I had the honor of representing Community of Faith as a lay-delegate to the Virginia Annual Conference of the United Methodist Church, which was held this past week at the Roanoke Civic Center in Roanoke. I remember at the orientation that was held several weeks before the conference itself, I met a gentleman who asked if I was going to conference. I said “Yes”, and he responded, “You’re a brave man.”
Lots of words had been used to describe annual conference to me before I went, but most people said I wouldn’t really understand what it was like until I’d been there. I think they were right, and that just makes it that much more difficult to report it all to you this morning. I hope you’ll forgive me if I leave anything out.
The bulk of the Conference, which began Sunday evening a week ago and ended mid-afternoon on Thursday, was business. Different committees would present reports—for example, The Council on Ministries showed us how they are doing God’s work in the world by presenting videos and PowerPoint presentations relating to their projects—and we at the conference voted on issues relating to Clergy pensions, petitions to the General Conference next year, and lots more. This was all presided over by our Bishop, Bishop Joe Pennel.
We also spent a lot of time filling out ballots. This year, the Annual Conference elected delegates to the General Conference and Jurisdictional Conference which both occur next year. The election process takes place on paper ballots and is quite, well, unique. It took the laity 17 ballot cycles over the four days to select all of our delegates.
But aside from all that business, the most touching moments happened in between conference sessions. Each morning, Dr. David McAlliser-Wilson—president of Wesley Theological Seminary—led a Bible study. There was a service of remembrance on Sunday night for some 68 persons associated with the Virginia Conference who passed away over the past year. Bishop Janice Huie from Arkansas preached an incredible sermon on Tuesday about focusing on unity rather than all our differences. Later on Tuesday, there was a celebration of the 300th anniversary of John Wesley’s birth—the man who started the Methodist movement.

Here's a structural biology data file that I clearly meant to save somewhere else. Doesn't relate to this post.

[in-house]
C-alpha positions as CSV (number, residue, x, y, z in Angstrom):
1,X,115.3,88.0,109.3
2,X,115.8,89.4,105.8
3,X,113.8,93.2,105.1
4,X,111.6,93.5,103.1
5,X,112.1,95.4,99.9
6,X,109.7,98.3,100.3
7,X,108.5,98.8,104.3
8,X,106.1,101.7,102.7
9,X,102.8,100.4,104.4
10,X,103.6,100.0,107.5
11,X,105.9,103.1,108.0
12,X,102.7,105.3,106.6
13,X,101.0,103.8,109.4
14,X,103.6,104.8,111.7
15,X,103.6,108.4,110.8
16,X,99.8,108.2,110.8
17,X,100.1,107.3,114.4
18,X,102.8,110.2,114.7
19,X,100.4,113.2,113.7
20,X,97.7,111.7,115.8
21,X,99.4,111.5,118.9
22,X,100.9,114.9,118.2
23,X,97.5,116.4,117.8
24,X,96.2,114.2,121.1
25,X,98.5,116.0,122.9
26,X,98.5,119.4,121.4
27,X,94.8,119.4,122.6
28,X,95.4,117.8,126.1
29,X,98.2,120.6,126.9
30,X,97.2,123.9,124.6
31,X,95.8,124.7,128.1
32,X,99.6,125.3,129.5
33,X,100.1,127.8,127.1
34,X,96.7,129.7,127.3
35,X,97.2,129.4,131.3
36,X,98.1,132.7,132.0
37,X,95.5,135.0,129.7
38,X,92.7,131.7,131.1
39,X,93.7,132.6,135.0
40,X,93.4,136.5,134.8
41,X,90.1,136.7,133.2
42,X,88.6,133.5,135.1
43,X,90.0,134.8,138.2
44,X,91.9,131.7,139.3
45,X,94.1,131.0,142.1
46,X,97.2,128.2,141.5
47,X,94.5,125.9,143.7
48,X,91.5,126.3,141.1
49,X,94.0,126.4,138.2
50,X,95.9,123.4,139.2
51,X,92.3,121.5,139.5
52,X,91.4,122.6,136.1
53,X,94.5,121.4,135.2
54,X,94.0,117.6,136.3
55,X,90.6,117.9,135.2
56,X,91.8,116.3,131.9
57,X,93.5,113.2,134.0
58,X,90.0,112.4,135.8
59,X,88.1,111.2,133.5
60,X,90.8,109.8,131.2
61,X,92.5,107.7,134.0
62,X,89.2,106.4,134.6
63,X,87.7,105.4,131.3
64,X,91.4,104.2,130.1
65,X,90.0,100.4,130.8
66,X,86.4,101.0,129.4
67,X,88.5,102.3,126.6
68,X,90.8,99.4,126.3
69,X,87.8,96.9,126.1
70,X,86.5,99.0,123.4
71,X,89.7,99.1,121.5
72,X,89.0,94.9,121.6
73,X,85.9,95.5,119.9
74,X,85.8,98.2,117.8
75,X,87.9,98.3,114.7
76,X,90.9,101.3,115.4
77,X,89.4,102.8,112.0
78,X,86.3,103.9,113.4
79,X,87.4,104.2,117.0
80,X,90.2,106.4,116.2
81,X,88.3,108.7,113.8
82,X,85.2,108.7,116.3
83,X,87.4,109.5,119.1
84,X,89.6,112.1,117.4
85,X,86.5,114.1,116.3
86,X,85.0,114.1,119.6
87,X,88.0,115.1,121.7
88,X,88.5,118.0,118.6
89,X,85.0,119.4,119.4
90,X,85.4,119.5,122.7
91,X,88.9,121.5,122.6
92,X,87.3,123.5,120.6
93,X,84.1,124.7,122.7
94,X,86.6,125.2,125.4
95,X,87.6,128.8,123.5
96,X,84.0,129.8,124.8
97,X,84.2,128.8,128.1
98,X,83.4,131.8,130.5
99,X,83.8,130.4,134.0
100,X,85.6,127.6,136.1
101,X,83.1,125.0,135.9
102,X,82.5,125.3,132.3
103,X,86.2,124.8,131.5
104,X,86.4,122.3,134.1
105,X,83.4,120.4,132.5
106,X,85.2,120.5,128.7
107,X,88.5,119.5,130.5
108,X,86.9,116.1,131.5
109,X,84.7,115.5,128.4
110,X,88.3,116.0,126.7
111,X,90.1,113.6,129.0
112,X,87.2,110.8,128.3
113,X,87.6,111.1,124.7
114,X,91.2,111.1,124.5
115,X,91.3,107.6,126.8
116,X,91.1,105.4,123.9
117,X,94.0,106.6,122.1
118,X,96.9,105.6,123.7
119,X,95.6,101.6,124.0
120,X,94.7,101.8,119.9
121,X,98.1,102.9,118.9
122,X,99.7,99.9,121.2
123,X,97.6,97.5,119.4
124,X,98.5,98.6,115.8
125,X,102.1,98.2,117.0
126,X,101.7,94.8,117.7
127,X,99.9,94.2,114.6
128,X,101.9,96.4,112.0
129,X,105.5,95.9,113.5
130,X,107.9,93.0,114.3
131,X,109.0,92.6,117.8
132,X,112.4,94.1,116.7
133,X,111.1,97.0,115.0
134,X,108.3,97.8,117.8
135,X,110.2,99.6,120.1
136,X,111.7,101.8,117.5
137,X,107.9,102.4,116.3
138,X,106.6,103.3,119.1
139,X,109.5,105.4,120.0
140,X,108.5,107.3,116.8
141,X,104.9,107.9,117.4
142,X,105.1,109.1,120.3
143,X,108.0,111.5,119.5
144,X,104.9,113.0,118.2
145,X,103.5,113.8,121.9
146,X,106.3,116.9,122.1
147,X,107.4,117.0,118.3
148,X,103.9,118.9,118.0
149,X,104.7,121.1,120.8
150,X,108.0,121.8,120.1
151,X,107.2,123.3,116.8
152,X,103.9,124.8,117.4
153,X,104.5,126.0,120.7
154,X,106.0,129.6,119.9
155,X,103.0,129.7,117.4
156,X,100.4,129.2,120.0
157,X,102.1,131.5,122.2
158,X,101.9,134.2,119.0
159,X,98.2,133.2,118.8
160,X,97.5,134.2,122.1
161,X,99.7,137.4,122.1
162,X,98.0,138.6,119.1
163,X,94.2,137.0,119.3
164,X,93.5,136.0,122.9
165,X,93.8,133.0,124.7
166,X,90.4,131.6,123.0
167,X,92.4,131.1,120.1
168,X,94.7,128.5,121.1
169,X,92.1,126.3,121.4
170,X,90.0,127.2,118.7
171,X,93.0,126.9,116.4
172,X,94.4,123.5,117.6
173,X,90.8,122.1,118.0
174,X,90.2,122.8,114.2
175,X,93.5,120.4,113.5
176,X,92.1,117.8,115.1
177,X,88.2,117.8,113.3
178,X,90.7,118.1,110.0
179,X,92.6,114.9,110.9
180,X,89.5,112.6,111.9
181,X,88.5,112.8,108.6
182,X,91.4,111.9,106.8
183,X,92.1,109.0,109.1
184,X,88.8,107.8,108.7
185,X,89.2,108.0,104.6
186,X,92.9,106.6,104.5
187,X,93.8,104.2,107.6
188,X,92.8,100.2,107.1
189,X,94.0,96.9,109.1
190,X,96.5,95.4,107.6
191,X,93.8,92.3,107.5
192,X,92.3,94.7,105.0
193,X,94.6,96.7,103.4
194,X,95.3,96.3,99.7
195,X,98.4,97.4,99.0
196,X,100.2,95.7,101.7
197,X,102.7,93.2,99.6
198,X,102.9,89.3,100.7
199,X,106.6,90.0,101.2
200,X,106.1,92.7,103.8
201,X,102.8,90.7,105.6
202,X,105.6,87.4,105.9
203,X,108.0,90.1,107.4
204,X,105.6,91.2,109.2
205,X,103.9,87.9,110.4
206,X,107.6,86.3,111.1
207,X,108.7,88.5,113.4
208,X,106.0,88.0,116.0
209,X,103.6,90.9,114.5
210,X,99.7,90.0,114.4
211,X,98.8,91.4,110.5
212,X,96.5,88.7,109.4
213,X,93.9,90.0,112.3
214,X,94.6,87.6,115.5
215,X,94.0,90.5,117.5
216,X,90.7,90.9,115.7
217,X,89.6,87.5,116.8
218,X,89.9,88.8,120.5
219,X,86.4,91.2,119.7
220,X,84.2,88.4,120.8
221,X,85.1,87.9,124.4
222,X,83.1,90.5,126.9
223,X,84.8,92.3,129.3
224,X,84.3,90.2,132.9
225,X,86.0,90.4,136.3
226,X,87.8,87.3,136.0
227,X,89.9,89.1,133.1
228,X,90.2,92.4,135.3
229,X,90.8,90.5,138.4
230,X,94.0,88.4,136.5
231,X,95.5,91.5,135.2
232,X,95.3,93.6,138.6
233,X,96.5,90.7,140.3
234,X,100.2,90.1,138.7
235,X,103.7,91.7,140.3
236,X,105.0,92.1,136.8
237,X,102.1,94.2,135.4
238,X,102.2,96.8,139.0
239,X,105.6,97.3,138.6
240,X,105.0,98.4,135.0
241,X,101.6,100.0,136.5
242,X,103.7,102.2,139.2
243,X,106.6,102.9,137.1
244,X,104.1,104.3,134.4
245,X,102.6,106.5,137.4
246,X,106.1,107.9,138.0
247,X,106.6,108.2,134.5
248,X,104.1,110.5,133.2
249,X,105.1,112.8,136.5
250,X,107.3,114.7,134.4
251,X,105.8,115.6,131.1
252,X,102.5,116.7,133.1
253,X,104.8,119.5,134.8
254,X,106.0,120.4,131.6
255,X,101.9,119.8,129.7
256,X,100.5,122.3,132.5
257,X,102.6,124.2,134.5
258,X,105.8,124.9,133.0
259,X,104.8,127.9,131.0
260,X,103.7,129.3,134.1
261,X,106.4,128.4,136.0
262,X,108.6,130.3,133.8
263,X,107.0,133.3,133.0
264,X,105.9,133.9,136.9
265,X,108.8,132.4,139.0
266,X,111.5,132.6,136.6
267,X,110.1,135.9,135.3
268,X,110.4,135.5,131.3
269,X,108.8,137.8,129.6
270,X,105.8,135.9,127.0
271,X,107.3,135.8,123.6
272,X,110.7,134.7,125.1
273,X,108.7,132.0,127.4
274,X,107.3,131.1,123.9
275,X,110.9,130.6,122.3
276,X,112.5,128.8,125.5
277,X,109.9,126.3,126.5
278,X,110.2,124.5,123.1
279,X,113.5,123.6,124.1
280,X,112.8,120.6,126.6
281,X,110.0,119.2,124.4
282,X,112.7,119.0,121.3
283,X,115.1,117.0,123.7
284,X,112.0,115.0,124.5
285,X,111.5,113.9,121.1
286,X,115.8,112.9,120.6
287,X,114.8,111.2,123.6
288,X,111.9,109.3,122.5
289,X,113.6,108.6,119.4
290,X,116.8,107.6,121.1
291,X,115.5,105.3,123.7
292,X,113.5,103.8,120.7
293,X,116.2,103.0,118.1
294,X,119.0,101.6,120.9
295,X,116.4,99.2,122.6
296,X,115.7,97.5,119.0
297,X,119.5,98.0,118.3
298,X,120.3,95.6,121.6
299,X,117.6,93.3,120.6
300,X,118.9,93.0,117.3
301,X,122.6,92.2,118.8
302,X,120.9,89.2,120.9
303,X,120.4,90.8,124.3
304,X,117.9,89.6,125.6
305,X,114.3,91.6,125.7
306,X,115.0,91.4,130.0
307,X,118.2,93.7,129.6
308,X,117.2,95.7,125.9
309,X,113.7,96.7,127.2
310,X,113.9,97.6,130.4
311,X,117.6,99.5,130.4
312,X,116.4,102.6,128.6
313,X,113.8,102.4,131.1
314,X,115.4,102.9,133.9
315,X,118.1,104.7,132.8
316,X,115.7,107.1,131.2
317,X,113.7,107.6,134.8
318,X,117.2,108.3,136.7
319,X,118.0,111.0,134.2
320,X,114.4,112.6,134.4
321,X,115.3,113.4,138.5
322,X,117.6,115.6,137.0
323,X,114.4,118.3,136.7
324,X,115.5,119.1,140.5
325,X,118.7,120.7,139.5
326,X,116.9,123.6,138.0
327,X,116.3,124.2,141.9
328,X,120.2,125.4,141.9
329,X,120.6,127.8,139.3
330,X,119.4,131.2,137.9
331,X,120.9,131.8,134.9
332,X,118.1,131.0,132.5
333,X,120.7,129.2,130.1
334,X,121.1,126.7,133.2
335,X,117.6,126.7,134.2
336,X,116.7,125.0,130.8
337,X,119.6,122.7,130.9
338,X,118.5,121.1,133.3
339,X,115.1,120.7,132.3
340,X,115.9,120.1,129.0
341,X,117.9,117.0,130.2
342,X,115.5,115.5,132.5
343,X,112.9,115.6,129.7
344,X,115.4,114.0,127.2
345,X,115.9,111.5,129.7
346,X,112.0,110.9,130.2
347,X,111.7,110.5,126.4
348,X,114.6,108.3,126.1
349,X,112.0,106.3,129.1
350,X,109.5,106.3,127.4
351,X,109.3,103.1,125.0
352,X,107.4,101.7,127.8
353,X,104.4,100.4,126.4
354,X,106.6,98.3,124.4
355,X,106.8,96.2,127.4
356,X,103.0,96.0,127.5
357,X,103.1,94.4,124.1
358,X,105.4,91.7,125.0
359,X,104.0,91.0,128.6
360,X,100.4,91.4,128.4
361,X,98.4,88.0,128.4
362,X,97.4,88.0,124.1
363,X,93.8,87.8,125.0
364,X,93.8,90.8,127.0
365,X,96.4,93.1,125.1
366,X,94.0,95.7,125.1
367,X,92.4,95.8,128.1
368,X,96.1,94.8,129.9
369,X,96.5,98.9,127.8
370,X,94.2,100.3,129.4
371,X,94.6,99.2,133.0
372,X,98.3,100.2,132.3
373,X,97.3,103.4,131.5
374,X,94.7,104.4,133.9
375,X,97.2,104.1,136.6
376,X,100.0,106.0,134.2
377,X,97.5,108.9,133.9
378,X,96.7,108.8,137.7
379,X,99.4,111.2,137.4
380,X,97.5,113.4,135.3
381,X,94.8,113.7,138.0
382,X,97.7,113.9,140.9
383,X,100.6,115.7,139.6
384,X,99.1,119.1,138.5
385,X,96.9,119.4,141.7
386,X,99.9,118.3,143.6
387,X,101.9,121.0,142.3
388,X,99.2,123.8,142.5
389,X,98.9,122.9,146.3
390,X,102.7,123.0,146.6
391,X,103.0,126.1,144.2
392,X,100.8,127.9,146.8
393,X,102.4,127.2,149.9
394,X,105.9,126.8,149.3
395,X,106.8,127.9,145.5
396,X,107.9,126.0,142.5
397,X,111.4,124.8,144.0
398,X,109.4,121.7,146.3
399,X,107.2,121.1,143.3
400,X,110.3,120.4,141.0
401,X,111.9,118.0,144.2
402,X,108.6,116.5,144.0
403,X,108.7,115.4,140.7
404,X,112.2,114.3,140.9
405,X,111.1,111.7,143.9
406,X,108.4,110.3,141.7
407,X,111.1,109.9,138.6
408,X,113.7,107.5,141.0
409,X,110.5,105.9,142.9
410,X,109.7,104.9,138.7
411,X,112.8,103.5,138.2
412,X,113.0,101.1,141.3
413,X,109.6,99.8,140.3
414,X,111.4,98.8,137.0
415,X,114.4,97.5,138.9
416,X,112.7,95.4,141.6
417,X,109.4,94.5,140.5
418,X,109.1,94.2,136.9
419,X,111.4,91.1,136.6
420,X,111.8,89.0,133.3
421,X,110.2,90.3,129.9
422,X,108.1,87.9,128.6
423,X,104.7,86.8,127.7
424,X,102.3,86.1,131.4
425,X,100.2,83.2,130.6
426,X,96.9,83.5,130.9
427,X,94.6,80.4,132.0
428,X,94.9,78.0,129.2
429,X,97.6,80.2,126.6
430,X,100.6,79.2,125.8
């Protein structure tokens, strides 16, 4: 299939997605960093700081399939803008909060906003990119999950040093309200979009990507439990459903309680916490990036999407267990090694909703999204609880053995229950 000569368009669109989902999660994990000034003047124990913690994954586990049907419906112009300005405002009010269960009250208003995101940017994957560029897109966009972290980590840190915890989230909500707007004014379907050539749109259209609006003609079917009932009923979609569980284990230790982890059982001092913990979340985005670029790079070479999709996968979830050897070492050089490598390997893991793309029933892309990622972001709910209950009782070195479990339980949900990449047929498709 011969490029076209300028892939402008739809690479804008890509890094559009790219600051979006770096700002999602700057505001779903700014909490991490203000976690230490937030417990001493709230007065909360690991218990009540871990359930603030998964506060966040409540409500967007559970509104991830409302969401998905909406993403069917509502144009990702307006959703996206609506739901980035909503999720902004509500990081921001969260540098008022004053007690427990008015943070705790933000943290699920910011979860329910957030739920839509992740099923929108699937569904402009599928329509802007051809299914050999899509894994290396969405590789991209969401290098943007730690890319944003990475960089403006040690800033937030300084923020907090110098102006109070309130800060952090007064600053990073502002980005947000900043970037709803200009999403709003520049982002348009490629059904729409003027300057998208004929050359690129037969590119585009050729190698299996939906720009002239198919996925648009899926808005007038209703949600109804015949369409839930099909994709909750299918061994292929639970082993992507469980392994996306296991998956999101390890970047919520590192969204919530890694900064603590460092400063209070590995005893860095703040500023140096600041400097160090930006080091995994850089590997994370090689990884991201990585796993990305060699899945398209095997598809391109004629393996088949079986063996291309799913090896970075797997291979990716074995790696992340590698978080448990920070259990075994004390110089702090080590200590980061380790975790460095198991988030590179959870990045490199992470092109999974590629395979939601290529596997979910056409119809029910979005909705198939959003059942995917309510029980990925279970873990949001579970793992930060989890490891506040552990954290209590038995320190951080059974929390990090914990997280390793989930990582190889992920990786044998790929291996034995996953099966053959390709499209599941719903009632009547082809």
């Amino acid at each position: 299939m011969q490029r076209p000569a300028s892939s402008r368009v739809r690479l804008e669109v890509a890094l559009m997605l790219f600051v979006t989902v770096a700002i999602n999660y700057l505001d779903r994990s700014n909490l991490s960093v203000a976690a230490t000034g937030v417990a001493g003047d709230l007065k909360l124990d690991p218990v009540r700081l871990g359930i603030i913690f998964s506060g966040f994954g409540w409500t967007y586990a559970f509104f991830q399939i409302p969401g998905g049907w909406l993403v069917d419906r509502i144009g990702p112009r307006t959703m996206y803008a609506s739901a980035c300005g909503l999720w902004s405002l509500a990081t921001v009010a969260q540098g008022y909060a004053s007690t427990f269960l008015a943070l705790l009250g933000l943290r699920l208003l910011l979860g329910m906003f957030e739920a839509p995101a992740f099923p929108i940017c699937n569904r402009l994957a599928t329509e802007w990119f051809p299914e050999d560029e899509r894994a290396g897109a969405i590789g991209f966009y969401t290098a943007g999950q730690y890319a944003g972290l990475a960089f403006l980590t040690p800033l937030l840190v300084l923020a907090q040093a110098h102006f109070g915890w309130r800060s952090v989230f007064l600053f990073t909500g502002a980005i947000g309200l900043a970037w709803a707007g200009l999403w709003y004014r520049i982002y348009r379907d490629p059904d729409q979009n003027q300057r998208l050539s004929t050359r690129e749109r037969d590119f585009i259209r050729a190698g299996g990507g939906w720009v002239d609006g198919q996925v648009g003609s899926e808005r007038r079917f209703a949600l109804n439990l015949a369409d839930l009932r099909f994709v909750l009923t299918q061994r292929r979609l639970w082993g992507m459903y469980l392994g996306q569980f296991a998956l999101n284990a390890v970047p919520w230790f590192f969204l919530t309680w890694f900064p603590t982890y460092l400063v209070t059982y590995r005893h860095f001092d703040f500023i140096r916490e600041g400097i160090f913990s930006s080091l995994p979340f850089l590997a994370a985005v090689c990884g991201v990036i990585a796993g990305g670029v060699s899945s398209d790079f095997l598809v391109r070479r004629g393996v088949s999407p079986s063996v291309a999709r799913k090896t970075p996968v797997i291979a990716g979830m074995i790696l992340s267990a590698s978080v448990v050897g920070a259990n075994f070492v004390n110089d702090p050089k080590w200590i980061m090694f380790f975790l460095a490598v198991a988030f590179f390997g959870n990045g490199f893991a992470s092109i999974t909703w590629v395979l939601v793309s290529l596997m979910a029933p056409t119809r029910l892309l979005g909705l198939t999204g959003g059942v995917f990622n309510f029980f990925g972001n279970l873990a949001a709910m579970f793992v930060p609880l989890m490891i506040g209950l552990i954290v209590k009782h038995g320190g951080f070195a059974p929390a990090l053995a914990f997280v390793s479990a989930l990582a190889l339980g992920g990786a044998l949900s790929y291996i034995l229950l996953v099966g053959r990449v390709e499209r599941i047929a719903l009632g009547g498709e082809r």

Then, there was an emotional Service of Repentance and Reconciliation for the past wrongs of us as individuals and as a church, and on Wednesday evening there was an absolutely amazing service celebrating 100 years of Korean Methodism in America featuring a Korean choir in traditional clothes, informative videos, a Korean language anthem, and a breathtaking children’s show choir from First Korean Church in our own Arlington District.
In the Civic Center, with well over three thousand people present, you have no idea how powerful God’s presence was when we sang hymns before and during the services. But God’s presence was powerful in other ways too. The Conference collected over 35 thousand kits for distribution through Church World Service, including those donated by Community of Faith. The conference offering was nearing $400,000 and donations were still being received as the conference ended. A Society of Saint Andrew Potato Drop bagged over thirty thousand pounds of potatoes which have already started making it into the mouths of hungry people, I happy to be was among the 150 volunteers who gathered for the drop at 5:30 on Tuesday morning. You’ll hear more about the Society of Saint Andrew when my father—who works there—speaks here a week from today.
Finally, on Thursday, the conference came to an end. The final service included a message from Reverend J. Denise Honeycutt who spoke about how we—as branches—need to stay connected to the vine. In other words, we need to get and stay excited about our lives in Jesus Christ. The service ended with a massive communion for the thousands of attendees, and then the fixing of appointments.
I am happy to report that both Pastor Rob Vaughn and Pastor Rocky Shoemaker have been appointed to Community of Faith for another year. (pause for applause)
This report is a quick overview which really only scratches the surface. I could go on an on for the entire length of this service and beyond, but—like I said at the beginning—It’s almost impossible to get the whole picture without being there. You can read a more detailed report than what I’ve given here on the Virginia Conference website at www.vaumc.org or feel free to come talk to me about it when you get the chance. Again, I was honored to represent you at the conference, and look forward to having the opportunity again in the future. Thank you.